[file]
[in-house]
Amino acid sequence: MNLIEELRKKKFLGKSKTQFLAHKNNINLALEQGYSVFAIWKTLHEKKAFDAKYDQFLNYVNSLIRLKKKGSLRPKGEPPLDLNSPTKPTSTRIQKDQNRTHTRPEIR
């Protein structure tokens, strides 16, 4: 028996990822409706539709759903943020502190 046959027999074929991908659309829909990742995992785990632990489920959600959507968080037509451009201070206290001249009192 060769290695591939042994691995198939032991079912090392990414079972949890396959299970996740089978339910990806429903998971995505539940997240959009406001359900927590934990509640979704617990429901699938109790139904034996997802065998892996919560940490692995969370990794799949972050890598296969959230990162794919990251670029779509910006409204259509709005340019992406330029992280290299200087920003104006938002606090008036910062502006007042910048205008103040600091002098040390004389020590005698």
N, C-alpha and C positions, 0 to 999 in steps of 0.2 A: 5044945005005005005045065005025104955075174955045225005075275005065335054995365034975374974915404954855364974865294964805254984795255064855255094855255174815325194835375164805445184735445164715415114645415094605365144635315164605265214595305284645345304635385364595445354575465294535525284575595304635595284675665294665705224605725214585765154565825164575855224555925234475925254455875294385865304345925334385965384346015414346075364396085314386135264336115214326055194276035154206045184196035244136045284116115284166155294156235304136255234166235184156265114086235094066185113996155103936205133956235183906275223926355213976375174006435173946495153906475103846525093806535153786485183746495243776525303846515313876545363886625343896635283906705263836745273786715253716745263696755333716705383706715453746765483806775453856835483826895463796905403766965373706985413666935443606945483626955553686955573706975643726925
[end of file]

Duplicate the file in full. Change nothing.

[in-house]
Amino acid sequence: MNLIEELRKKKFLGKSKTQFLAHKNNINLALEQGYSVFAIWKTLHEKKAFDAKYDQFLNYVNSLIRLKKKGSLRPKGEPPLDLNSPTKPTSTRIQKDQNRTHTRPEIR
């Protein structure tokens, strides 16, 4: 028996990822409706539709759903943020502190 046959027999074929991908659309829909990742995992785990632990489920959600959507968080037509451009201070206290001249009192 060769290695591939042994691995198939032991079912090392990414079972949890396959299970996740089978339910990806429903998971995505539940997240959009406001359900927590934990509640979704617990429901699938109790139904034996997802065998892996919560940490692995969370990794799949972050890598296969959230990162794919990251670029779509910006409204259509709005340019992406330029992280290299200087920003104006938002606090008036910062502006007042910048205008103040600091002098040390004389020590005698």
N, C-alpha and C positions, 0 to 999 in steps of 0.2 A: 5044945005005005005045065005025104955075174955045225005075275005065335054995365034975374974915404954855364974865294964805254984795255064855255094855255174815325194835375164805445184735445164715415114645415094605365144635315164605265214595305284645345304635385364595445354575465294535525284575595304635595284675665294665705224605725214585765154565825164575855224555925234475925254455875294385865304345925334385965384346015414346075364396085314386135264336115214326055194276035154206045184196035244136045284116115284166155294156235304136255234166235184156265114086235094066185113996155103936205133956235183906275223926355213976375174006435173946495153906475103846525093806535153786485183746495243776525303846515313876545363886625343896635283906705263836745273786715253716745263696755333716705383706715453746765483806775453856835483826895463796905403766965373706985413666935443606945483626955553686955573706975643726925